Secure Old Age Now
March 28, 2009
The recent Cabinet approval to extend the retirement age from 55 to 60 years should set alarm bells ringing for Kenyans. Predictably, the public has caught on to the impact this would have on unemployed youth if civil servants remain on the job.
But for most of those affected, the decision is literally a new lease on life as retirement translates into certain death in Kenya.
After spending their lives struggling to make ends meet, public servants drilled to operate more like automatons rather than skilled and competitive professionals stumble into an unfamiliar world and, according to studies, expire in short order.
In an irony of sorts, both proponents and opponents of the new government fiat — probably informed by incapacity to make huge lump-sum payments to pensioners than altruism — have valid points. The unemployment and underemployment rates are now of crisis proportions.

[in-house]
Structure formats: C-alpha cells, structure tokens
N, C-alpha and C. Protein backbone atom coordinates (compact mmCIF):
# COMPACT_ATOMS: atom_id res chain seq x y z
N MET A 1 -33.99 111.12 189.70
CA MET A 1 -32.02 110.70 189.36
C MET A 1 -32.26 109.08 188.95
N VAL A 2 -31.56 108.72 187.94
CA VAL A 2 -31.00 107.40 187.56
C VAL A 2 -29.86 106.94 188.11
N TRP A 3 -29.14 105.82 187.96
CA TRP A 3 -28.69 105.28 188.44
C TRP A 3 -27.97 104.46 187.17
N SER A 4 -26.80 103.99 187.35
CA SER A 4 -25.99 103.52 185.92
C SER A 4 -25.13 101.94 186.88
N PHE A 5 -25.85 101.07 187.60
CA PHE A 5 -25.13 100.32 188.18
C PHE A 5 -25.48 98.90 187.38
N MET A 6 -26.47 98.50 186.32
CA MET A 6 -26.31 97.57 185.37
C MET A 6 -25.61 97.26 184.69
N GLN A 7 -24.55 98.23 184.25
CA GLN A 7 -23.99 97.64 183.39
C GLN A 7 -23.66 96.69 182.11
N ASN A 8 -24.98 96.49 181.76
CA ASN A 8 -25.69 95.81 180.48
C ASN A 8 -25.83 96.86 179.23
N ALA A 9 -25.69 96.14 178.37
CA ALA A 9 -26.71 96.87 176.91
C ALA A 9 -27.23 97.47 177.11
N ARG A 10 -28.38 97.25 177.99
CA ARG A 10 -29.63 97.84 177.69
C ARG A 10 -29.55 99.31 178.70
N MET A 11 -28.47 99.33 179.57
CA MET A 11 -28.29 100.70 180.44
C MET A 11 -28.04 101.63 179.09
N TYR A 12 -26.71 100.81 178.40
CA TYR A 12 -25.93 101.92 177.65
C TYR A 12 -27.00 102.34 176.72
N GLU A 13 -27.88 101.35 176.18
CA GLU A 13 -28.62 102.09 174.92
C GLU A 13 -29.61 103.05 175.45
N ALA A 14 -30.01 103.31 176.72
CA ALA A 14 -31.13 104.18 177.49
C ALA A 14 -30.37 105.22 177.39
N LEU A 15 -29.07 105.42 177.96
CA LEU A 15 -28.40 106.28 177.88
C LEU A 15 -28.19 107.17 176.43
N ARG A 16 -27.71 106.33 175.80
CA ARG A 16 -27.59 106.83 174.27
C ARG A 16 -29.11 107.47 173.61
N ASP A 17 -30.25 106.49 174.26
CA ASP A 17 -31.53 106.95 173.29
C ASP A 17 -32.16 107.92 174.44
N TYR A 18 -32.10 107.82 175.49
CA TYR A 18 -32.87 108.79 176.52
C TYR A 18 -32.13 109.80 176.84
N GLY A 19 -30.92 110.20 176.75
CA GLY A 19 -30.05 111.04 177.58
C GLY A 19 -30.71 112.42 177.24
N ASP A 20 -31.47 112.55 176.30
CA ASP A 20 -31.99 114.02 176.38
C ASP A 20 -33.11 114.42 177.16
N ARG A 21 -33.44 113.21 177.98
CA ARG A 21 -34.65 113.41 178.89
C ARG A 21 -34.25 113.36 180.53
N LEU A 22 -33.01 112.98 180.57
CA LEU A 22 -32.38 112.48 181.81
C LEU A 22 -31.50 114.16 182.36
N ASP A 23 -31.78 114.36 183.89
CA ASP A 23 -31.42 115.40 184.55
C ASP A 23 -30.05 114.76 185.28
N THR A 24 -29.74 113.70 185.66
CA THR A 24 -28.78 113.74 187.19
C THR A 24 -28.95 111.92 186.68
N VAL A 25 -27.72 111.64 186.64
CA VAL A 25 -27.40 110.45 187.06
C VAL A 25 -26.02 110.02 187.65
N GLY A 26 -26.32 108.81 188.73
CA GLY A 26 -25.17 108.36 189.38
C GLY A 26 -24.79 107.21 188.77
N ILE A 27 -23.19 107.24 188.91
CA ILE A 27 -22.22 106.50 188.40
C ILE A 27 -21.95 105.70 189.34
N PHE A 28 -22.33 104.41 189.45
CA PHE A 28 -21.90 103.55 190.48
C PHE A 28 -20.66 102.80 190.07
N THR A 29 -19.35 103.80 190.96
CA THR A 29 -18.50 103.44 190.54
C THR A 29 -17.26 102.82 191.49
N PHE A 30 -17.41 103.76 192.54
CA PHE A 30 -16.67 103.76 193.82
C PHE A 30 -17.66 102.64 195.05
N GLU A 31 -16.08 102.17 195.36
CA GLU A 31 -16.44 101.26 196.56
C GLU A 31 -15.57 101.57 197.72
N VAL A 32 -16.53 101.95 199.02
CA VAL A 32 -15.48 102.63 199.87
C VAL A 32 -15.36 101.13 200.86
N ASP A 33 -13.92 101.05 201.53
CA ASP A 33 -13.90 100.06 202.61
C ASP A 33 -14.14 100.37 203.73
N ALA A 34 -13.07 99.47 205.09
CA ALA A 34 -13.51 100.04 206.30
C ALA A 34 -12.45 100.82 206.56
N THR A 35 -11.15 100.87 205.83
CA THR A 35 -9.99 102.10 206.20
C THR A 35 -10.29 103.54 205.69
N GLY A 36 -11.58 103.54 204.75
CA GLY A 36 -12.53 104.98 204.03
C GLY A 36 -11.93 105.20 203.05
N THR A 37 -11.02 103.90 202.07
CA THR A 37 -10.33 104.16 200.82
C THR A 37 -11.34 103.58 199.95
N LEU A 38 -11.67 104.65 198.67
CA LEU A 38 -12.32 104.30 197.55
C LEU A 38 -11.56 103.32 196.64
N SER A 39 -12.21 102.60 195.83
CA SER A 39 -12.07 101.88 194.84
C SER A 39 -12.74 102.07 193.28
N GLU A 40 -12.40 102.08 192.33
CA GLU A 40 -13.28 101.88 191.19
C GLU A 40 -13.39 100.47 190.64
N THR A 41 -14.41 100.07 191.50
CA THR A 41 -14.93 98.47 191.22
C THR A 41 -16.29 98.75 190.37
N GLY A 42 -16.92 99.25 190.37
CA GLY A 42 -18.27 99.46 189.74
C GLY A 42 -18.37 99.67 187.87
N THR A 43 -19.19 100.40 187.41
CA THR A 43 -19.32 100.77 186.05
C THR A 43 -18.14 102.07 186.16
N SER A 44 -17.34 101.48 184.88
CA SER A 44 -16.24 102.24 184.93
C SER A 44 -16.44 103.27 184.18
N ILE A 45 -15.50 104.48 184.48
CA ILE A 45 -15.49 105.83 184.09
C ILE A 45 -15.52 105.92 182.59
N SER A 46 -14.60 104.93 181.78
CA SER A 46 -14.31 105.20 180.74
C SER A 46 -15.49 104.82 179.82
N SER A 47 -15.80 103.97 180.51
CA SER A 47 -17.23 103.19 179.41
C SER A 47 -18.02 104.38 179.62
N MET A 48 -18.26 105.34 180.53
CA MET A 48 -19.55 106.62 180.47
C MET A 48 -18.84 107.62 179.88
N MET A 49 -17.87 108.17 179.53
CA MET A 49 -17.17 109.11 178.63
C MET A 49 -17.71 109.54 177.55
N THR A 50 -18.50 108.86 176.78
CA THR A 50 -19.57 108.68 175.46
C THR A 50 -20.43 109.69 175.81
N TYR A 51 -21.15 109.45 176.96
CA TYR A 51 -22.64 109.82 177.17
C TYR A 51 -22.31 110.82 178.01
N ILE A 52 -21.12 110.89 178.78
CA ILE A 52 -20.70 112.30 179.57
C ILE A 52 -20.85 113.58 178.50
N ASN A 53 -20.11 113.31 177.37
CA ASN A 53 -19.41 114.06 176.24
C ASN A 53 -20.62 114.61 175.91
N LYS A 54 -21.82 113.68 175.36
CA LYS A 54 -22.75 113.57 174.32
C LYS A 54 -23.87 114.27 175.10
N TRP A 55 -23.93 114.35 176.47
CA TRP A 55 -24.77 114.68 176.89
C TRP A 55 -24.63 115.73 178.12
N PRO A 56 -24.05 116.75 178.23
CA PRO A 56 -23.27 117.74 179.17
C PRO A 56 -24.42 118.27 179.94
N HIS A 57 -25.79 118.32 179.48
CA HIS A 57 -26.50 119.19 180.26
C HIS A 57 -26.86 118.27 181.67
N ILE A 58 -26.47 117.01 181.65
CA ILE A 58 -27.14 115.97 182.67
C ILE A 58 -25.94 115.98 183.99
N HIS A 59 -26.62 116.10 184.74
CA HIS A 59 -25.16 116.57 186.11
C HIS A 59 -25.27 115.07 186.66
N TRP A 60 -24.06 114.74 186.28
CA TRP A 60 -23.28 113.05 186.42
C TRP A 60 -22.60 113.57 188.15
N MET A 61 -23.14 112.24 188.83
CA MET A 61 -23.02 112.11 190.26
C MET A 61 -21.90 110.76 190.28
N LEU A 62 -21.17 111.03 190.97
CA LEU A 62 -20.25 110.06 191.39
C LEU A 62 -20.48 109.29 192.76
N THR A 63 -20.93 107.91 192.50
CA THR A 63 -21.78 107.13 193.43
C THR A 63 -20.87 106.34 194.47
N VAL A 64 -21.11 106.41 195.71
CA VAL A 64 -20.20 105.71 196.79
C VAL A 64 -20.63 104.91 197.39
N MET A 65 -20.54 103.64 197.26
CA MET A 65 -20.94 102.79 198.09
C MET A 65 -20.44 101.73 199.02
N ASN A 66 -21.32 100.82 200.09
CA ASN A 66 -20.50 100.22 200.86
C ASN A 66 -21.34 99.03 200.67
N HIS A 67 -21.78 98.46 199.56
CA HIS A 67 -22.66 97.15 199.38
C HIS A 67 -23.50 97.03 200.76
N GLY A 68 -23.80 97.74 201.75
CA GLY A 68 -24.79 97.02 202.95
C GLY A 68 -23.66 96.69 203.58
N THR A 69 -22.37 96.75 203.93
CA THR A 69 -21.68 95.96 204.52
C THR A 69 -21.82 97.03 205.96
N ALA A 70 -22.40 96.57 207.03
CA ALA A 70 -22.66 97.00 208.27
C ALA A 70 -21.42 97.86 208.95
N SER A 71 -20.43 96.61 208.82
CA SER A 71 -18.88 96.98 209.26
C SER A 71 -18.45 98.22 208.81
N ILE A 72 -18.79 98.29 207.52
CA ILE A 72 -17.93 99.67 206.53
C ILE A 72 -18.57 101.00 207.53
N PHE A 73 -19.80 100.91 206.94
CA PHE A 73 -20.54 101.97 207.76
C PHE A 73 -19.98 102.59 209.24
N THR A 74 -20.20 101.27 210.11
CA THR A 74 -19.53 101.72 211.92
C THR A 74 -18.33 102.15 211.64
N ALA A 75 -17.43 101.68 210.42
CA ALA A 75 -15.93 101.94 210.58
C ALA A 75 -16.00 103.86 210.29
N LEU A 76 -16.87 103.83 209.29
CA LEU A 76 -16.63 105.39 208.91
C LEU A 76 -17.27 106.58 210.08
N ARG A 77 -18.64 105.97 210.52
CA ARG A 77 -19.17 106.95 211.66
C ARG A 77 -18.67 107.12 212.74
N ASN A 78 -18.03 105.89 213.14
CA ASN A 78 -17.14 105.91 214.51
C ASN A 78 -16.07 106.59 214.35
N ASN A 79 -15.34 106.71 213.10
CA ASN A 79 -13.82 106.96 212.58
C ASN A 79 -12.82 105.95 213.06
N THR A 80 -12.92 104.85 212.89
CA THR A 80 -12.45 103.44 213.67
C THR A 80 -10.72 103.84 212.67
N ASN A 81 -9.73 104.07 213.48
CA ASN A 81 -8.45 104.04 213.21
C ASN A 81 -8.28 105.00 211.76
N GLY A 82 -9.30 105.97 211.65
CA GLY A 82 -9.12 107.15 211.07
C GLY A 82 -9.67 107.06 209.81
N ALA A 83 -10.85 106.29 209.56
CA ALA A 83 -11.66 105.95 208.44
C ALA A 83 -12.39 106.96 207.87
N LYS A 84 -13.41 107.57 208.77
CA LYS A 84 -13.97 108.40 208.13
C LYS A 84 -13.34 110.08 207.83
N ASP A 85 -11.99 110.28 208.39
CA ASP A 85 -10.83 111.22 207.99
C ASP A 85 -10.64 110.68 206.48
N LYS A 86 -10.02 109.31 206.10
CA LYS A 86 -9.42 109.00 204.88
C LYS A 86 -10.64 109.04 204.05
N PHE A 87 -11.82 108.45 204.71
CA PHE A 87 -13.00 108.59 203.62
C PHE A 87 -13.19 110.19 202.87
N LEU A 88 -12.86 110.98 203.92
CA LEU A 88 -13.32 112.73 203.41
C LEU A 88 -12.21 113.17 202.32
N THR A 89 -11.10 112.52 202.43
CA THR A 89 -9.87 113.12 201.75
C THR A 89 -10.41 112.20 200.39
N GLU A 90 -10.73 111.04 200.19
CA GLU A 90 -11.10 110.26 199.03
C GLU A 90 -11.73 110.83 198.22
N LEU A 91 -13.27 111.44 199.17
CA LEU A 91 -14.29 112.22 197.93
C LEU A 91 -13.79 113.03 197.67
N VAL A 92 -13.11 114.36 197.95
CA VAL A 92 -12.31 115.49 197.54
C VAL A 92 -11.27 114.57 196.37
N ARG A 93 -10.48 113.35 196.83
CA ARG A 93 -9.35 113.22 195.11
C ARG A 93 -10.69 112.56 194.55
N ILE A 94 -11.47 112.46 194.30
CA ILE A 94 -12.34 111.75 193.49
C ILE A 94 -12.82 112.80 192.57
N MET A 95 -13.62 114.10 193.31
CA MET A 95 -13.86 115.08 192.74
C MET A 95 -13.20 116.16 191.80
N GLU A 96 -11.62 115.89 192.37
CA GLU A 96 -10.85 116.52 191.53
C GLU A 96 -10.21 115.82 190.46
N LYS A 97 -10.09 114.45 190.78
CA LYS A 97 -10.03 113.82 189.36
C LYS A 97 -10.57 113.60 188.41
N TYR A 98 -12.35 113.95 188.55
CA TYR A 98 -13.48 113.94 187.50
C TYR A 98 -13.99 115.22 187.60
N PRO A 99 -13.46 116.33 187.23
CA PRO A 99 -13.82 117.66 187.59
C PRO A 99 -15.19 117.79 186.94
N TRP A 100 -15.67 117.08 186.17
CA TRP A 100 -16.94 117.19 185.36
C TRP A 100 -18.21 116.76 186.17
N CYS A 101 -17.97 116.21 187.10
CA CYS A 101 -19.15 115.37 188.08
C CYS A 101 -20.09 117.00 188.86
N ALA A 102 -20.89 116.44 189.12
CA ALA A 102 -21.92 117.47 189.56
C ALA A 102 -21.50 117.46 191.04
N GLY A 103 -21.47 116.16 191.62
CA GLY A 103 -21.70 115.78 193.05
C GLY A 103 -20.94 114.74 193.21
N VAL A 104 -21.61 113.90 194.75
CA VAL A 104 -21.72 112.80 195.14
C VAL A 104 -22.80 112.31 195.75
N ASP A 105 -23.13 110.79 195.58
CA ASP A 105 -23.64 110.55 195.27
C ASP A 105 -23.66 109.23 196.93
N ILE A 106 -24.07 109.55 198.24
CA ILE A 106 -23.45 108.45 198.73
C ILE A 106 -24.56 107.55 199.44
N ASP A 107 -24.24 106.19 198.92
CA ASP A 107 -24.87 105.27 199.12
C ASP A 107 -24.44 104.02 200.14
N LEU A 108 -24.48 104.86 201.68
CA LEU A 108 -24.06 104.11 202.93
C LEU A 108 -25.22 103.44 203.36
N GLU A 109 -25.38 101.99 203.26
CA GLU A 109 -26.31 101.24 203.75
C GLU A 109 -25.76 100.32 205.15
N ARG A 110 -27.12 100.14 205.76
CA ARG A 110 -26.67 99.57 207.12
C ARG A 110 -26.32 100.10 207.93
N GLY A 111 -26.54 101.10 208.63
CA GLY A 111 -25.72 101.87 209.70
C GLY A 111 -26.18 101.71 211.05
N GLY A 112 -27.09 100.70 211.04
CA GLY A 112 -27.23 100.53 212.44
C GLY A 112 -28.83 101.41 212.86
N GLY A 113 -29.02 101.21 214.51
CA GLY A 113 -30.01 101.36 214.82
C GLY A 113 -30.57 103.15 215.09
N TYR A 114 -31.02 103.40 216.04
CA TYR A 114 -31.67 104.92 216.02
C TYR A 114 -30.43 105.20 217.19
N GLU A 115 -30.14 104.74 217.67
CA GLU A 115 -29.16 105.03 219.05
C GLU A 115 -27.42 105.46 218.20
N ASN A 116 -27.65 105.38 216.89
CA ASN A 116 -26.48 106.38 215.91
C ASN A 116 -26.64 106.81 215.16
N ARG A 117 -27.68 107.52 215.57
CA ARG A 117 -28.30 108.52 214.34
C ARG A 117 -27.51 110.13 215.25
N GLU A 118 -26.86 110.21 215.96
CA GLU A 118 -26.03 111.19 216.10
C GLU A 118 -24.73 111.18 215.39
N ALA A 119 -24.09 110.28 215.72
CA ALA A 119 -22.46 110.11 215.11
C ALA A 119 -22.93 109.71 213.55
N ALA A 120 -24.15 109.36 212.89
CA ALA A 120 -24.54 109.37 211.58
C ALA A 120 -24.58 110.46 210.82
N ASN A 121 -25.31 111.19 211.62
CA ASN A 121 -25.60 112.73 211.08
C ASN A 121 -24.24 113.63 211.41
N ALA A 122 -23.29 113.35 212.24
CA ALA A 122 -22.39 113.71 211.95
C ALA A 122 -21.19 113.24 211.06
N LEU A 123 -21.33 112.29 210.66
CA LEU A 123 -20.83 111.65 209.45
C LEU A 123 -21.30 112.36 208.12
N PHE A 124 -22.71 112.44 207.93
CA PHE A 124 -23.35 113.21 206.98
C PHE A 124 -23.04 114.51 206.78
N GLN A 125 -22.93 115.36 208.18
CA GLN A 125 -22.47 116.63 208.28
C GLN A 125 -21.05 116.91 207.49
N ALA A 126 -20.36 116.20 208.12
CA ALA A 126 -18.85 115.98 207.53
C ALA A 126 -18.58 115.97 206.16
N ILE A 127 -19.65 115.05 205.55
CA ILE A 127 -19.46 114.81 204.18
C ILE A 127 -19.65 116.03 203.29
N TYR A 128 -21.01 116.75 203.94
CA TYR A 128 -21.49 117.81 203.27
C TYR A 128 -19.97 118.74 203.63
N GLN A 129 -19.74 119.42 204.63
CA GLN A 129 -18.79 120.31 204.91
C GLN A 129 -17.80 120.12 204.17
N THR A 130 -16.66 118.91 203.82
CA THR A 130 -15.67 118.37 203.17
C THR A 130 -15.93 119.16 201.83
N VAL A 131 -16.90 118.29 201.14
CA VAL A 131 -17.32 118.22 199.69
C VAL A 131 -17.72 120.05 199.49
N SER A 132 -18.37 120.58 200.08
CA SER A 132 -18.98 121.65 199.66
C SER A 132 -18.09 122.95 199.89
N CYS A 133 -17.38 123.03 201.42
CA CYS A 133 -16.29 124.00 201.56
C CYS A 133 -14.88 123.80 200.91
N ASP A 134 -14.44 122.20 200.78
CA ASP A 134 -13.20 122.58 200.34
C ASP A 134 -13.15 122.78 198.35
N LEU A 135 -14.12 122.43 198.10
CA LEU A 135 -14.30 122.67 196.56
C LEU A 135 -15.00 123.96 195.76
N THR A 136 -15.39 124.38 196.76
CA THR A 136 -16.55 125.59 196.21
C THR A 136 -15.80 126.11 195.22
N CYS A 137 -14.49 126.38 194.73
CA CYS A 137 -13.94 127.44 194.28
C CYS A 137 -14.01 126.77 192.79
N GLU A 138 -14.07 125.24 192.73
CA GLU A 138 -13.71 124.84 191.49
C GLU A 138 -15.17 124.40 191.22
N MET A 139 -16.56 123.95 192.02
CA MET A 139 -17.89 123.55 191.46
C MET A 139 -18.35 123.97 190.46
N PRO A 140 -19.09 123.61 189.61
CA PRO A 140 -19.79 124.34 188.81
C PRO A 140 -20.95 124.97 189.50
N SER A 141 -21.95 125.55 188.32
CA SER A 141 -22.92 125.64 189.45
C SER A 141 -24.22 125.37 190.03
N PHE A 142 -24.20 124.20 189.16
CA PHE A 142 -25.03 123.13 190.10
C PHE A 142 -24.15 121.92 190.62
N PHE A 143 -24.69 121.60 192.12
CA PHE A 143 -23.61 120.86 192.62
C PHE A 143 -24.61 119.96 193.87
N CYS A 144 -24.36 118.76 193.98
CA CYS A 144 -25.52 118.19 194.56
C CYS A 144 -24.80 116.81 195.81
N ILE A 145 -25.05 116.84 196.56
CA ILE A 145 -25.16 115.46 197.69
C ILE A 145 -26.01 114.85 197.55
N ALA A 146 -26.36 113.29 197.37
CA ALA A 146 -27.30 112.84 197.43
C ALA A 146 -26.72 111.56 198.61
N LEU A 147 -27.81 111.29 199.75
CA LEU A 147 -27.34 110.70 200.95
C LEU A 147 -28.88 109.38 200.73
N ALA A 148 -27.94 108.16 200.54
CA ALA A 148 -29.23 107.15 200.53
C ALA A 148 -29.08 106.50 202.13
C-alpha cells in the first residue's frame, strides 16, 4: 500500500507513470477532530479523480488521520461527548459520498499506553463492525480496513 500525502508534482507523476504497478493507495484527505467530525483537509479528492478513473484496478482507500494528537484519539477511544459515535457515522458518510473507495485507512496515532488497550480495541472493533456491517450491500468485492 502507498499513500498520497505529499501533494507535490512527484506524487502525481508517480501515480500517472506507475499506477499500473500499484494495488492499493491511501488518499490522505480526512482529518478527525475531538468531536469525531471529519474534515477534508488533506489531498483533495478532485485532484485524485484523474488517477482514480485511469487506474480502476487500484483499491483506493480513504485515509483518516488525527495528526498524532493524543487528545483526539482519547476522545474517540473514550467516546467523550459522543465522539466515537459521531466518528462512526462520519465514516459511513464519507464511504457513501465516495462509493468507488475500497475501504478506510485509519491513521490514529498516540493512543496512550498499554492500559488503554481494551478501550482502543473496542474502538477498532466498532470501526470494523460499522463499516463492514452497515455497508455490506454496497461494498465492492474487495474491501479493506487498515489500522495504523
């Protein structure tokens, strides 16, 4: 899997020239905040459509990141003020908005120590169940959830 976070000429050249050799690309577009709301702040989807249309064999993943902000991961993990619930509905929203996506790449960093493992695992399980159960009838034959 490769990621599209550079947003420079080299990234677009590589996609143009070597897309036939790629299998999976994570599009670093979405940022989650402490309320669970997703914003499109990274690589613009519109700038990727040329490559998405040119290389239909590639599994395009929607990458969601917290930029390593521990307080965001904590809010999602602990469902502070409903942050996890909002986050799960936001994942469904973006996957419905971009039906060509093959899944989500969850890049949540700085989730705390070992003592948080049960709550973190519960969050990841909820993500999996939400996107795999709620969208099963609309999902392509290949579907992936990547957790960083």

Clearly, there is system failure here, and things need to change. Years of economic mismanagement, particularly during the Kanu era where the employees at issue were no curious onlookers, have resulted in the ill fortunes of retirees.
First, civil servants who watch as politicians, whose stake in government is at best fleeting and at worst criminal, pillage state resources, have to play the watchdog role for their own sake if not for those of their offspring.
When Treasury uses taxpayers’ money to pay for food shortages arising from mismanagement or to pay for oil that mysteriously disappears, that is your pension being eroded.
Two, state employees will have to accept a shake-up of their pension system resulting in greater personal contribution to their future. The alternative is catastrophic.
Every Kenyan should be made aware that if they accept bad leadership and acquiesce to economic mismanagement, they are going to pay in old age. We have just watched Nairobi Stock Exchange racketeers mess with our national wealth and, woe betide you if you are retiring now.
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